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Discovery of the White Rock Climbing Areas


For many years now, club members have organized evening top roping sessions at a number of basalt cliffs in White Rock. These are held every Tuesday and Thursday during that part of the year when Daylight Savings Time is used. This is the most popular and enduring activity enjoyed by many club members. But the top roping sessions also represent a special aspect of the Mountaineers and our location here in Los Alamos. Where else can one leave the office at 5 PM and within an hour be in an entirely different world? All thoughts of Laboratory meetings, memos, equations, or experiments are pushed from the mind, as one focuses everything on the attempt to get up a climb without falling off! These outdoor sessions provide great mental refreshment and a good physical workout. However, they were not always part of the Mountaineers' lifestyle.

Len Margolin, who came to Los Alamos in July 1969, was for many years the club's strongest and most imaginative rock climber. He discovered several of the White Rock climbing areas, pioneered many top roping first ascents, and had an aptitude for selecting colorful and appropriate names for his new routes. Recently he wrote some notes on "Top Roping in White Rock Canyon -- The Early Years" from which much of the following information is taken.

Len remembers that "I became friendly with Jim Porter, who was also new in town, and George Fogelsong, who had been a member of the Mountaineers for several years. George talked Jim and me into taking the climbing school in April of 1970. I think it was love at first sight for both Jim and me. For a dozen years, top roping was an integral part of my life; I kept my climbing gear in the trunk of my car in the hope that someone would call and say, 'Let's go climbing tonight.' I believe that top roping, in its present incarnation in Los Alamos, was a product of just a few people. Not that we had a vision of anything so grand, we were just some young people enjoying ourselves. I am glad that new people continue to discover top roping on our cliffs. I hope that the Los Alamos Mountaineers will continue to play an active role in preserving the cliffs and promoting safety among the climbers."

"In those early days, the only White Rock climbing area was Potrillo Cliffs. (This area had been discovered by Harry Hoyt and Bob Taylor in 1954.) A few years previously, Layton Kor, a high-end rock climber from Boulder, and his girl friend Joy Heron, had come to Los Alamos, put up several climbs at Potrillo and rated them for us. The particular climbs I remember were Heron's Fissure (5.7), Upper Kor's Crack (5.8), and Lower Kor's Crack (5.9). These ratings formed the basis of our local rating system for many years. In 1970, the best Los Alamos climbers could master Upper Kor's, but no one in town could get up Lower Kor's. That is, 5.8 was the standard. Other popular climbs at Potrillo included the Pillars of Hercules and the Lieback. I remember that it was necessary to climb the Pillars before one was allowed on a club trip to the Brazos."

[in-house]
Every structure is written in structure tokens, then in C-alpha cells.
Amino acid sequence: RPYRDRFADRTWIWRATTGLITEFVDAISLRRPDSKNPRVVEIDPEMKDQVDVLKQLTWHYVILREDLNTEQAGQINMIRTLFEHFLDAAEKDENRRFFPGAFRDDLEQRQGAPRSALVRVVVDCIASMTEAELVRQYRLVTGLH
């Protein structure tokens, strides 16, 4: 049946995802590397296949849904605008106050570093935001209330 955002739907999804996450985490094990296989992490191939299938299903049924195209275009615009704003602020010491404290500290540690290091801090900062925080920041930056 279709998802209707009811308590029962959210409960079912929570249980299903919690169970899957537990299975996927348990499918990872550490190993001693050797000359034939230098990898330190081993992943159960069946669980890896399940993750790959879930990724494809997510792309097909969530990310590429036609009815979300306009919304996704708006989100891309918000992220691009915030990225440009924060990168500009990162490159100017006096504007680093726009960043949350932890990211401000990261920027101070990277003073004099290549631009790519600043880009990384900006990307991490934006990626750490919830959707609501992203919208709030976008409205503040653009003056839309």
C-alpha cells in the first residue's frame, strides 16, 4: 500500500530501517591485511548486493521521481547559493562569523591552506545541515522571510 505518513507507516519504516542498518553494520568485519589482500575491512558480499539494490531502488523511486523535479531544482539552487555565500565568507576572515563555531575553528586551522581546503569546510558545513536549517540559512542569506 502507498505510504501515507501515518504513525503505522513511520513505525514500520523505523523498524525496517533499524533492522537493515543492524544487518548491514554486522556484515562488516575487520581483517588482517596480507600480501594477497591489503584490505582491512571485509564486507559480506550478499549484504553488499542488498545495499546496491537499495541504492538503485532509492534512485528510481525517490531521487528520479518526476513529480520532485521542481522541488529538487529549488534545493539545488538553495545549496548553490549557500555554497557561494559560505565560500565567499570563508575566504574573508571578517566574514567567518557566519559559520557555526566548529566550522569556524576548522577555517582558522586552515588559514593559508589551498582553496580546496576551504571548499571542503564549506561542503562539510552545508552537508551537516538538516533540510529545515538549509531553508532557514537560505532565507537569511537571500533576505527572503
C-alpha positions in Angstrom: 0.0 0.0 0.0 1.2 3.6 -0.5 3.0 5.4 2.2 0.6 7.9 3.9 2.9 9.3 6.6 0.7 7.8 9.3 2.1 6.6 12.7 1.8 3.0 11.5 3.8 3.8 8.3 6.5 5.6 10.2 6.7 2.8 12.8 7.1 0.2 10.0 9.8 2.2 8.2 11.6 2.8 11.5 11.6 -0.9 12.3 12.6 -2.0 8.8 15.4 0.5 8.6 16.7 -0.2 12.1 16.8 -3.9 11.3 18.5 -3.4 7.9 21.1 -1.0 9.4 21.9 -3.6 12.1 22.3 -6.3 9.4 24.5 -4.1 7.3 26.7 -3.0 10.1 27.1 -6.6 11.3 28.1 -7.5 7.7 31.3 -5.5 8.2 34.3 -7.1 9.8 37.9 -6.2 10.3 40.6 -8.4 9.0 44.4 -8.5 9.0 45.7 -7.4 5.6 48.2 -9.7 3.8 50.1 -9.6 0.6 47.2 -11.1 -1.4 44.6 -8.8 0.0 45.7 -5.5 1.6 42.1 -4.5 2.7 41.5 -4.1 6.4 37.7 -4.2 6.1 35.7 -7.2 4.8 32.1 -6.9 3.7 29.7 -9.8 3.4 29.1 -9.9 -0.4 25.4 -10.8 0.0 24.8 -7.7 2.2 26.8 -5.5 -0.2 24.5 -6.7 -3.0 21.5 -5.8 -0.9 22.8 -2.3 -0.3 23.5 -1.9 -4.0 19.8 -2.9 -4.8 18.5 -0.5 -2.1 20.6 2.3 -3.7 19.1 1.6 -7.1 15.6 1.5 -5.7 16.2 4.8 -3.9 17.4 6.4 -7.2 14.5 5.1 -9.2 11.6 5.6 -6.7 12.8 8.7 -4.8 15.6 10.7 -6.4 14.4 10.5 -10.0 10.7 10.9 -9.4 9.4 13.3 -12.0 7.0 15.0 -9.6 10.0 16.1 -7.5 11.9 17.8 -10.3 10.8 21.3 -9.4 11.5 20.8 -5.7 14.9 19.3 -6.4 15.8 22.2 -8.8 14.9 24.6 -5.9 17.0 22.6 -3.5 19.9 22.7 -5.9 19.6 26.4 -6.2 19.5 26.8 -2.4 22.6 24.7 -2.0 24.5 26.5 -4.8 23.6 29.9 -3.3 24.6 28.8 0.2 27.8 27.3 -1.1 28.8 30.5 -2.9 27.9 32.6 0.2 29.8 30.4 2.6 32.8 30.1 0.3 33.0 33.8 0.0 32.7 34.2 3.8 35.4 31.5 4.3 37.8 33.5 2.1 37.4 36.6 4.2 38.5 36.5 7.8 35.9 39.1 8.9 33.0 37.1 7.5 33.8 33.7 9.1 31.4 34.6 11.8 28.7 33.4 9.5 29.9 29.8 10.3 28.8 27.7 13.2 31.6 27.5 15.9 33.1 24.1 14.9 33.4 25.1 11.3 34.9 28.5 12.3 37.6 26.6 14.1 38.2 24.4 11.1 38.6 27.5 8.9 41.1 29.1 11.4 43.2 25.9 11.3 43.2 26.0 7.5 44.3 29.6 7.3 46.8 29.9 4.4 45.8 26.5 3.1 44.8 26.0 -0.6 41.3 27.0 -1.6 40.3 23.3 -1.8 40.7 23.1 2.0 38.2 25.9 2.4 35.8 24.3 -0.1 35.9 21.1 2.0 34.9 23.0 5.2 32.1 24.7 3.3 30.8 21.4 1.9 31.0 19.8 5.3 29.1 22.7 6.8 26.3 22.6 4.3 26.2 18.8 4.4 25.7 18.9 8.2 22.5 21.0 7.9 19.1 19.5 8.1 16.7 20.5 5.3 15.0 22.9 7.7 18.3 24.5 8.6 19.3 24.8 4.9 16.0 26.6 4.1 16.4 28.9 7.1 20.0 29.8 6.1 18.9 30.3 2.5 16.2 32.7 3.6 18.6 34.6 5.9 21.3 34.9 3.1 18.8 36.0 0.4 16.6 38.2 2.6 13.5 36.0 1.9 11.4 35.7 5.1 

Fig. 1. An unknown climber wrestles with the crux squeeze move
 on the Pillars of Hercules at Potrillo Cliffs (Bob Cowan photo, April 1967)

Len recalls that "We were hooked, and of course eager to get good enough to climb with the big boys on the harder routes. So we bought ourselves a rope (Plymouth Goldline) and went out to Potrillo to practice. Now, one should understand that so far as the more experienced climbers were concerned, Potrillo was only for the spring time until the snow melted in the Brazos . . . . Our 'practice climbing' was not at all an accepted activity by the Mountaineers. So the better climbers -- Don Liska, George Bell, Bill Hendry, Carl Keller, Larry Campbell, and Larry Dauelsberg -- weren't interested in coming out to help us. . . . . So while climbing by ourselves was fun for a while, there were only a limited number of climbs there and we were getting bored. We were able to attract a few of the other new climbers, but this led to a new problem as there were never enough ropes to go around; we started borrowing the club ropes so we could set up more climbs." 

"As soon as I had arrived at Los Alamos, I started going out on weekends exploring the mesas and canyons east of town. During these explorations in my first fall (1969), I found a rock canyon south of the main hill road near the White Rock Y. The original attraction was the pictographs on the rock walls and a large water fall that ran in the spring and in the summer when it rained. The rock walls were much too steep to scramble on. But in the summer of 1970, it occurred to me that maybe Jim and I could find something to climb there . . . . The first climb we did was the Ramp and that was very easy. The next climb was bat shit cave. That was a little harder. Then Jim decided he wanted to try leading and he chose the Triple Overhang. Eventually, he got up and I managed to clean the pitch, but both of us were at our limits. Over the next few weeks, we returned and did many more of the familiar climbs."